Artists, of all people, are a different species of humans. For they have this extraordinary perception to find beauty in the most unnoticed, underrated, and ‘regular’ things… like bread?
Tokyo-based artist and designer Manami Sasaki turns lockdown blues into lockdown satisfaction. At least for us, it is that way.
Whereas baking bread is a part of her daily life, the coronavirus crisis, coupled with forced work-from-home, has taken his creativity to some different lengths.
Zen Art, a form of Japanese aesthetic (detailed later in the article) takes a sublime turn with Sasaki and her art on bread. Here, simple slices of ordinary bread become portraits of a fine art specimen.
Sasaki, who’s a foodie and ‘is very particular about her choice of ingredients’ uses different components to bring out her masterpieces. Sometimes floral murals, sometimes pattern and designs; not every day you get to see these kinds of stuff.
She uses ingredients like seaweeds (roasted at times), sour cream, tomato sauce, mint leaves, paprika, mustard, macadamia nuts, purple cabbage, rice, mayo, avocado dip, and others, to give shape to her thinking that goes on to become more than food. Zen Art to be definitive.
“This baking activity is a part of the daily routine of my home life,” the artist tells WeTheWorld Magazine. “This is the breakfast I’m making to get up early in the morning because working from home in Corona makes me lazy.”
Further explaining her work, the Tokyo-based artist shares food is one of the things she cherishes, and it is more a ‘ritual to start the day than a concept.’
“This is a theme that I love. This (art) is an interesting way of expressing food; she says, “like preserving the color and shape of the food, enjoying the difference between before and after baking, etc.”
We couldn’t resist the urge to ask how do you make this beautiful art on bread? She says she will use ‘tools at home’ as an ordinary butter knife, toothpicks, tweezers, embroidery needle, etc., for her works.
This Is Not Just it
This bread art (we’re calling it) is not the only work he excels at. Manami Sasaki also masters a rather elusive form of art, that she calls the ‘Face to Face” series.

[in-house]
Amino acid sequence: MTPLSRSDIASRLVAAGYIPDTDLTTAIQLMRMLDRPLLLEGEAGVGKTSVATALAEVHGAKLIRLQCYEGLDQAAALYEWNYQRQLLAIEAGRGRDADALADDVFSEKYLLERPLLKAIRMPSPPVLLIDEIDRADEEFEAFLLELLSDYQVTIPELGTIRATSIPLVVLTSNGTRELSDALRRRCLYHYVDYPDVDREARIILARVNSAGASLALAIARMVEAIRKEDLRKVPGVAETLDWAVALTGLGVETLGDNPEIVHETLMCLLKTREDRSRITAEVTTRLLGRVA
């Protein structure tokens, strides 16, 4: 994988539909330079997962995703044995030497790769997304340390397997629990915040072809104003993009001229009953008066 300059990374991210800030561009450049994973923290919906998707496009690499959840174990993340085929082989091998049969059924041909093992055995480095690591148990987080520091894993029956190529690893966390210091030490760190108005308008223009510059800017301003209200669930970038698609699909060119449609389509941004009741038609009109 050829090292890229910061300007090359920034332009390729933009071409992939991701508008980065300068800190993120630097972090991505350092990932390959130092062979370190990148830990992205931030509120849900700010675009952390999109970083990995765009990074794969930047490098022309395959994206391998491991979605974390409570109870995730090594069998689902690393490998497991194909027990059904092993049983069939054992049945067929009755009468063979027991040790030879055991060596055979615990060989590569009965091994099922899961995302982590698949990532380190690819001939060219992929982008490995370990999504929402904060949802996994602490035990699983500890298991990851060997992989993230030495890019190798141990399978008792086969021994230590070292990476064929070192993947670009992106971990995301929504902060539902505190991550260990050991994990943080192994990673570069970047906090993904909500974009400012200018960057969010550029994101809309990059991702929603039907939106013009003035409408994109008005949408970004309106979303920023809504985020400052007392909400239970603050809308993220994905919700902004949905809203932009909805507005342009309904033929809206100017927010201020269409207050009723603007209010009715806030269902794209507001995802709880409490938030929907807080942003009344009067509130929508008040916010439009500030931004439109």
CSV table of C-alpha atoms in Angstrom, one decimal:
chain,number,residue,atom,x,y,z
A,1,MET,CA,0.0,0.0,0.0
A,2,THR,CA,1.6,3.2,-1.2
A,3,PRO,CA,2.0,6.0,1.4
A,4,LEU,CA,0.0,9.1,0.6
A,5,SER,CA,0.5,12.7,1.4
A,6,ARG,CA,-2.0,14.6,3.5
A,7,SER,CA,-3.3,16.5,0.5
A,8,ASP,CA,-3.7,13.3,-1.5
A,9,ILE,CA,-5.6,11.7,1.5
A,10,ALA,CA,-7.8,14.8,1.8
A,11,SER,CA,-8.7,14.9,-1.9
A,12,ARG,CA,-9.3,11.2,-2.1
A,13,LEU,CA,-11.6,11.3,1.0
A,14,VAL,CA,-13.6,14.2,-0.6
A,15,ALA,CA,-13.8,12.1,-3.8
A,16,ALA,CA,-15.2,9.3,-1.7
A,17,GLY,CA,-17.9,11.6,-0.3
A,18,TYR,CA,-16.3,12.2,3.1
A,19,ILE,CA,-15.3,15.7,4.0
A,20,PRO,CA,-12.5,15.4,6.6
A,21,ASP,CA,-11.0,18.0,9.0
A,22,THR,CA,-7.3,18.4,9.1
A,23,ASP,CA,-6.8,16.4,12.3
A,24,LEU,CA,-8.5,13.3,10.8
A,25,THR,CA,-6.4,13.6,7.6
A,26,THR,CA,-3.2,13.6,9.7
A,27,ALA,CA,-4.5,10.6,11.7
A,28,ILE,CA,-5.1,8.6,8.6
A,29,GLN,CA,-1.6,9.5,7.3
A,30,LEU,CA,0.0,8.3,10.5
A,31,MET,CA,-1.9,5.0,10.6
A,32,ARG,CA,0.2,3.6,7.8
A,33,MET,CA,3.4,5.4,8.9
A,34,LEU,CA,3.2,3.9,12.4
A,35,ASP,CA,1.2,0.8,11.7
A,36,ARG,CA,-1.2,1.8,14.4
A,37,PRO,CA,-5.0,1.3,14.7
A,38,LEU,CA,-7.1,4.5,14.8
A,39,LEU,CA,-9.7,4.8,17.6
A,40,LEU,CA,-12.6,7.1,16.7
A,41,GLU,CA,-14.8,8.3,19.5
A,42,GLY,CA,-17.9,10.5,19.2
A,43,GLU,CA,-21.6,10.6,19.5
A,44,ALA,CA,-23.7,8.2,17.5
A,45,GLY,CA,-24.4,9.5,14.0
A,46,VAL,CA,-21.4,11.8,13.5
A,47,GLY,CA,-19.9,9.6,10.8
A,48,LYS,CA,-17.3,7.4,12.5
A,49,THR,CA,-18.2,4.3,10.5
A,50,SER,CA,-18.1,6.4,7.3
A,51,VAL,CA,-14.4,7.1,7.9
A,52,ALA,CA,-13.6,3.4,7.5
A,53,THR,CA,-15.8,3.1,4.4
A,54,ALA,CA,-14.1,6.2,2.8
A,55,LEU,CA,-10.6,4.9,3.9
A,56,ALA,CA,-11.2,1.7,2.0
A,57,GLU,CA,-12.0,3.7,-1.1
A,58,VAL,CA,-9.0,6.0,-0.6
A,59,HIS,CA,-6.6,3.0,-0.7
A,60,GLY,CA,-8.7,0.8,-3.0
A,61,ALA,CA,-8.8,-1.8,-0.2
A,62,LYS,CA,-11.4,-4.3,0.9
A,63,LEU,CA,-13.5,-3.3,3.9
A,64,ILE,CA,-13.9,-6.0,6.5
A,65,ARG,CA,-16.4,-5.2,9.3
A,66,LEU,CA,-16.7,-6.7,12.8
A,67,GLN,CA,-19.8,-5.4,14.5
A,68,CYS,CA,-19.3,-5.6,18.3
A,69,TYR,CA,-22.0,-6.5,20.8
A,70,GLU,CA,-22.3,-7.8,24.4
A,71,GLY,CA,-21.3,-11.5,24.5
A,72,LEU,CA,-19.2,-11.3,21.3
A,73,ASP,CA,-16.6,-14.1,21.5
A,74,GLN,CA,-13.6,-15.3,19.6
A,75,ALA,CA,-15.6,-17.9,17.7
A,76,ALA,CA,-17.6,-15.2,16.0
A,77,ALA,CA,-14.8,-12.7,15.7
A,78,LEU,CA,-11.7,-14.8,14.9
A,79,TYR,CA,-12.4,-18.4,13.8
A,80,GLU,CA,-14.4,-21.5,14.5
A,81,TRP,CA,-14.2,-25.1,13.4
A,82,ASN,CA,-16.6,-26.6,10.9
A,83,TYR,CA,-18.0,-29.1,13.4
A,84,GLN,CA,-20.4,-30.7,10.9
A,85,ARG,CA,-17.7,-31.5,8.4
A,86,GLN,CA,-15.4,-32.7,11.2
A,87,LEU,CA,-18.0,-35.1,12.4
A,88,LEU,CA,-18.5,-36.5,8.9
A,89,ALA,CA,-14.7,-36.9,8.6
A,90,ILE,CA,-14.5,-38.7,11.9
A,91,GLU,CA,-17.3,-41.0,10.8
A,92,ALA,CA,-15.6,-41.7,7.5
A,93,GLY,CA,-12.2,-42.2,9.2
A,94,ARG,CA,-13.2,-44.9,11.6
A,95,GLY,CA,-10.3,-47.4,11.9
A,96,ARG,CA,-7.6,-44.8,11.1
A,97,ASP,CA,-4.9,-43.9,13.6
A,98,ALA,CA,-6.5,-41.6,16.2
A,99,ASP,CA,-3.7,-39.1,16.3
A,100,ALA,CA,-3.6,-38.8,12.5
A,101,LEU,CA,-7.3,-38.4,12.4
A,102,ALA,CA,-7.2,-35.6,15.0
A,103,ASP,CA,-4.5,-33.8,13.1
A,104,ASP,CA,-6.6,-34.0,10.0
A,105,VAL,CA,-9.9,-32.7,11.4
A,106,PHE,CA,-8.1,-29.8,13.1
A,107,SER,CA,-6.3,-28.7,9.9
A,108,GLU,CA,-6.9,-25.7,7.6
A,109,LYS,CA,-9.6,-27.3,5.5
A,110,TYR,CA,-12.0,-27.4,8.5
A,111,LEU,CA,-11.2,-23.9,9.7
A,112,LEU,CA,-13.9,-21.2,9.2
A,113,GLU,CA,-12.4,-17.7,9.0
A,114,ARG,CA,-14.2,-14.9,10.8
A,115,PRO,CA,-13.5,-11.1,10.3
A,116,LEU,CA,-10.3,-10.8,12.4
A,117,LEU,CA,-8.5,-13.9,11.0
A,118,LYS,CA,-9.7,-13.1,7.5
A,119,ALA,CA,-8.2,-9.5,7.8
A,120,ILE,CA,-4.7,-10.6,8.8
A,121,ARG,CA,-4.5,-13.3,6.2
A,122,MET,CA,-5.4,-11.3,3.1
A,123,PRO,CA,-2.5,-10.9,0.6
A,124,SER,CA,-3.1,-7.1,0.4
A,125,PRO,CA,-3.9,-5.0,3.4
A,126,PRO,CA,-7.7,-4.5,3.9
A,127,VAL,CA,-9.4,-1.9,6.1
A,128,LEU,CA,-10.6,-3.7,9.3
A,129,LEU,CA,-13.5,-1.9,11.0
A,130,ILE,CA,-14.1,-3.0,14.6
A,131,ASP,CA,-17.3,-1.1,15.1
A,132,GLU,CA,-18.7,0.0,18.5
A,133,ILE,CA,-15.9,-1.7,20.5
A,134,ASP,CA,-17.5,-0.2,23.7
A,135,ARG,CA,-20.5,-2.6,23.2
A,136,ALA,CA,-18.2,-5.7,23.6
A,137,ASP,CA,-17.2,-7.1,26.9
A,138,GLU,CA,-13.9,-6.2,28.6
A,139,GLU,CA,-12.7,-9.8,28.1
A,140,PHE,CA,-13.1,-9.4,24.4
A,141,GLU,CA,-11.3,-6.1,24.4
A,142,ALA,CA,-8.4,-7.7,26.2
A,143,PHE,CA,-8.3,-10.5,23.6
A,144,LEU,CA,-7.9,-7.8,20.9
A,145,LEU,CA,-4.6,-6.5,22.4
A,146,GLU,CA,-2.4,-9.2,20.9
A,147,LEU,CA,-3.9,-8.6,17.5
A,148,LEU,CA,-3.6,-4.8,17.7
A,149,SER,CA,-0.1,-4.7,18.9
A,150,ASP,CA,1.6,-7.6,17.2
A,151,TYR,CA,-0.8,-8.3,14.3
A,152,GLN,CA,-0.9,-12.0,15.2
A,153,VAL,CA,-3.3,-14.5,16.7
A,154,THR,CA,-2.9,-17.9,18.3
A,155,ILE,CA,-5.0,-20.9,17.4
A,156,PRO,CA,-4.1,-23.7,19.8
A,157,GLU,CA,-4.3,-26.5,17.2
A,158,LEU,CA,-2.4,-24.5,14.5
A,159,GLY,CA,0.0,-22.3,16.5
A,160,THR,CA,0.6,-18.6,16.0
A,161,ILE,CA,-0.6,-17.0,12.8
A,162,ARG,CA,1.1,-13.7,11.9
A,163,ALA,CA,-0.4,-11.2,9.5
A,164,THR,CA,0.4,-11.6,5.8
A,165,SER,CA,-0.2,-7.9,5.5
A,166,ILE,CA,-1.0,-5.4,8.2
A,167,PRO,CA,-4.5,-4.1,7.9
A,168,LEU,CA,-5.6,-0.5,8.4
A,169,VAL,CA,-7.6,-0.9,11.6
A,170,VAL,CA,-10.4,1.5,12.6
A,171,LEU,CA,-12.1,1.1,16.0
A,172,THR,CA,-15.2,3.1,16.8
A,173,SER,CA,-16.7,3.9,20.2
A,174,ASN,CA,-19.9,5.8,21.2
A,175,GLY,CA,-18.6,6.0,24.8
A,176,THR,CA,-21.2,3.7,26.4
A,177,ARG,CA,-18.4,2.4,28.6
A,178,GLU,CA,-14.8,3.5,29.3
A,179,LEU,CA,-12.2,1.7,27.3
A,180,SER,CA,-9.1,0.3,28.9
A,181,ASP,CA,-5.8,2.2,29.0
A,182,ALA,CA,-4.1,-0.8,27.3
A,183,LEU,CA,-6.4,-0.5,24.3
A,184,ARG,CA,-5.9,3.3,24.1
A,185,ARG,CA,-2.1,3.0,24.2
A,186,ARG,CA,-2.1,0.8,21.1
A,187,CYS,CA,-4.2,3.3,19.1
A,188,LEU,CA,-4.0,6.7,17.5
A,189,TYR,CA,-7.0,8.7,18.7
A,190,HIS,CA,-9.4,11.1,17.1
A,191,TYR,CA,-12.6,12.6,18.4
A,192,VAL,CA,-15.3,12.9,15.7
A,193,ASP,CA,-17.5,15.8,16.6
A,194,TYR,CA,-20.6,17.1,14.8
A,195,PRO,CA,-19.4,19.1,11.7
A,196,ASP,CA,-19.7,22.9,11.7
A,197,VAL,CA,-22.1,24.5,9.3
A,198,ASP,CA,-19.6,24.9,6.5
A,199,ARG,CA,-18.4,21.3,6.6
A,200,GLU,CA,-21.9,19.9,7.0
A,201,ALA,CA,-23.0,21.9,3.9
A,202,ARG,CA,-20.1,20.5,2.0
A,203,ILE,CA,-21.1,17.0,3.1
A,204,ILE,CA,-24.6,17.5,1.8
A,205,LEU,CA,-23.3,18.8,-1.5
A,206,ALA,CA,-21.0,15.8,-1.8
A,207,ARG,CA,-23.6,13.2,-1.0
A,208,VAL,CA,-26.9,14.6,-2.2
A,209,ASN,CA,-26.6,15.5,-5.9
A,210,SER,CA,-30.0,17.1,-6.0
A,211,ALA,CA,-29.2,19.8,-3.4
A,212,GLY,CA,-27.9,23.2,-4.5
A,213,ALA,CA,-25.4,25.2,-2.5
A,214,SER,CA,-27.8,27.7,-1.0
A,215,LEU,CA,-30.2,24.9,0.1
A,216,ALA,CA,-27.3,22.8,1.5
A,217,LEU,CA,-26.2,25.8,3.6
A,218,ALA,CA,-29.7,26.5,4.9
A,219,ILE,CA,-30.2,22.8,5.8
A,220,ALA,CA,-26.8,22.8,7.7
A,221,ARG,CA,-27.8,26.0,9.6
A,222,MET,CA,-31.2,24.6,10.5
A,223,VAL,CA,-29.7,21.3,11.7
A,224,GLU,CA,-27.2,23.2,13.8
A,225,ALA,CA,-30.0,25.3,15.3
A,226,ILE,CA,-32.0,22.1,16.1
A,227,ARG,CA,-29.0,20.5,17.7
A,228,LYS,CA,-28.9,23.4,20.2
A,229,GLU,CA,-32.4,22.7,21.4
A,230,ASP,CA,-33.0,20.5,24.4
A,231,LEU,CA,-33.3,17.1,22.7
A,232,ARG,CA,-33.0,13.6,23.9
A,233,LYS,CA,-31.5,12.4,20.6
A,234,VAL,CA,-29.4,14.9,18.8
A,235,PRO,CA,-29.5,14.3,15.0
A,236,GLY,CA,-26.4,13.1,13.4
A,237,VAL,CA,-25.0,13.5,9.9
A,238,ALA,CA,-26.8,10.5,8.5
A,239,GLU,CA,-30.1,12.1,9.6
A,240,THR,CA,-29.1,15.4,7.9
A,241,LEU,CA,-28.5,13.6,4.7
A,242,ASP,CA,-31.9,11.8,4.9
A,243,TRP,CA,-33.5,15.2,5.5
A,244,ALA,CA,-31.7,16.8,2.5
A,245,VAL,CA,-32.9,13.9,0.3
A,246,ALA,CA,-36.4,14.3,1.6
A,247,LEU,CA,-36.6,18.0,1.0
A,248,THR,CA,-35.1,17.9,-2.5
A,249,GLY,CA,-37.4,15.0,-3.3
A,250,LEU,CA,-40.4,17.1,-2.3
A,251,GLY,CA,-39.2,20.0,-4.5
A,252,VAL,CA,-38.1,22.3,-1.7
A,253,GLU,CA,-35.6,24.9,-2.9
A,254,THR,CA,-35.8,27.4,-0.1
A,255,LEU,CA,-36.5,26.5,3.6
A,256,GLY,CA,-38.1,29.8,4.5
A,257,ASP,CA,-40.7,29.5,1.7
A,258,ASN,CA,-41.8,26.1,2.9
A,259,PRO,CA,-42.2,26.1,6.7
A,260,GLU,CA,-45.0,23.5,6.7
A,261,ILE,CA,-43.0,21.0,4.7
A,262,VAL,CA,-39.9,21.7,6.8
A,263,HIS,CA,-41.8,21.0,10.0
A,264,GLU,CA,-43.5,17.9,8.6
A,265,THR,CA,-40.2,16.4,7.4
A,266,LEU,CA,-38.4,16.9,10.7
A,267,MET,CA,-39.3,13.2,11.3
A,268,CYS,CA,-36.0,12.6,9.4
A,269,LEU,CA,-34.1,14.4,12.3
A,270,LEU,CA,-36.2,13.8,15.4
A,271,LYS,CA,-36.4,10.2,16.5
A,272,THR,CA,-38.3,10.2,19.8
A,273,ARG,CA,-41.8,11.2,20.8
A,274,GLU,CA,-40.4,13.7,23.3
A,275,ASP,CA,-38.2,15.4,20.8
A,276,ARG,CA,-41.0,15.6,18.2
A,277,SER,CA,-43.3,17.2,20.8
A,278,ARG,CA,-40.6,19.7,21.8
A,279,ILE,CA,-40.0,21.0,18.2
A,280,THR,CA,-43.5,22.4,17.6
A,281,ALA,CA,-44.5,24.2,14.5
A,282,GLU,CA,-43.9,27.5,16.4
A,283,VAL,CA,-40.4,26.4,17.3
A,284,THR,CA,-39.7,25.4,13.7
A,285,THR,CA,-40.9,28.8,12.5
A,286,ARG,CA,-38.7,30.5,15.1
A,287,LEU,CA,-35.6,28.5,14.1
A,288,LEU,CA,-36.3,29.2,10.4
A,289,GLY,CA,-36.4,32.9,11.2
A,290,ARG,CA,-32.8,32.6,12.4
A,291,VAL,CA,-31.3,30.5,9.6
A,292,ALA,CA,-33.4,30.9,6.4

“My focus is on conceptual art initiatives,” she says. “This work is a part of the “FACE TO FACE” series, and we plan to add more in the future.”
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FACE to FACE #2 対外的に見せるペルソナ（「こう認識されたい」と表現する一義的な自己）ではなく、対面で見える揺らぎや歪みの"らしさ”に、人らしさ、美しさを感じたりします。 人為的なものはちょっと脆い。 FACE to FACEシリーズは、対面やSNSでのコミュニケーションで感じたペルソナの違和感がきっかけで制作を始めました。1枚目の模様が揃った状態が、対外的に見せるペルソナ。作品実物はほぼどこから見ても歪みを持った状態。シリーズのタイトルは、自分⇄相手ではなく、自分⇄自己との対面、という意味合いです。 (印刷？って聞かれますが、実際は片目つぶって地道に描いてます笑) ある程度の作品点数が完成したら、展示してコンセプト・アウトプットについてしっかり言語化したい💭 #FACEtoFACE #artwork #art #artist #conceptualart #artgallery #sculpture #painting #flower #flowers #identity #fashion #paint #face #object #gallery #作品 #アート #アートワーク #美術 #芸術 #絵画 #展示
What you can see below is a specimen of ‘FACE TO FACE” art and the theme is to mirror “the true person you are, and the different selves that appear through social networking sites and other forms of communication,” the artist explains.
“When viewed from a single point of view, the picture is aligned, but if the angle is changed even slightly, it is distorted.
“It’s your true-self that is warped. The message is that there is no such thing as a perfect ideal.”
Manami Sasaki clarifies that the purpose of this art is meant “not only to bring your face to face with others but also to bring you face to face with your true self.”
Karesansui; expressing the divine
Zen art came to Japan from the Zen sect, one of the many factions of Buddism. According to the legends, when Bodhidharma, an Indian Buddhist monk, bought the Chan Buddhism to China, after that it is thought to have been propagated to Japan in the 7th Century, by the Chinese Buddhist missionaries.
One of the primary catalysts of Zen Art is the hurdles between human existence and attaining enlightenment, according to Japan Objects.
The iconic 16th-Century painting of Bodhidharma (Daruma in Japanese) by artist Kano Soshu shows the great monk crossing the Yangzi River on a reed, and it is said she bought the Zen Buddhist teaching to China from there.
The spectacular ink-stroke art highlights the CenterPoint of Zen Buddhism (Chan Buddhism) that life doesn’t have to be extravagant to exist meaningfully.
Zen Art has evolved into many themes and cultures. One such Zen culture is Karesansui; which Sasaki’s bread artwork portrays. She says she loves this so much and hence made it a theme.
What is Kaesansui? According to Matcha, it is a Zen ideology that uses rocks and sand in gardening to express nature and the universe. Karesansui uses the same sand and stones to create effects that illustrate something else like water in motion and mountains.
What we see in her art too recreates something else with components something else.
(Cover image courtesy of Manami Sasaki via Instagram)
For more such too-good-to-be-true arts, follow Manami Sasaki on Instagram. The artist frequently updates his posts with amazing Japanese artworks. Which one do you find the best? Comment below.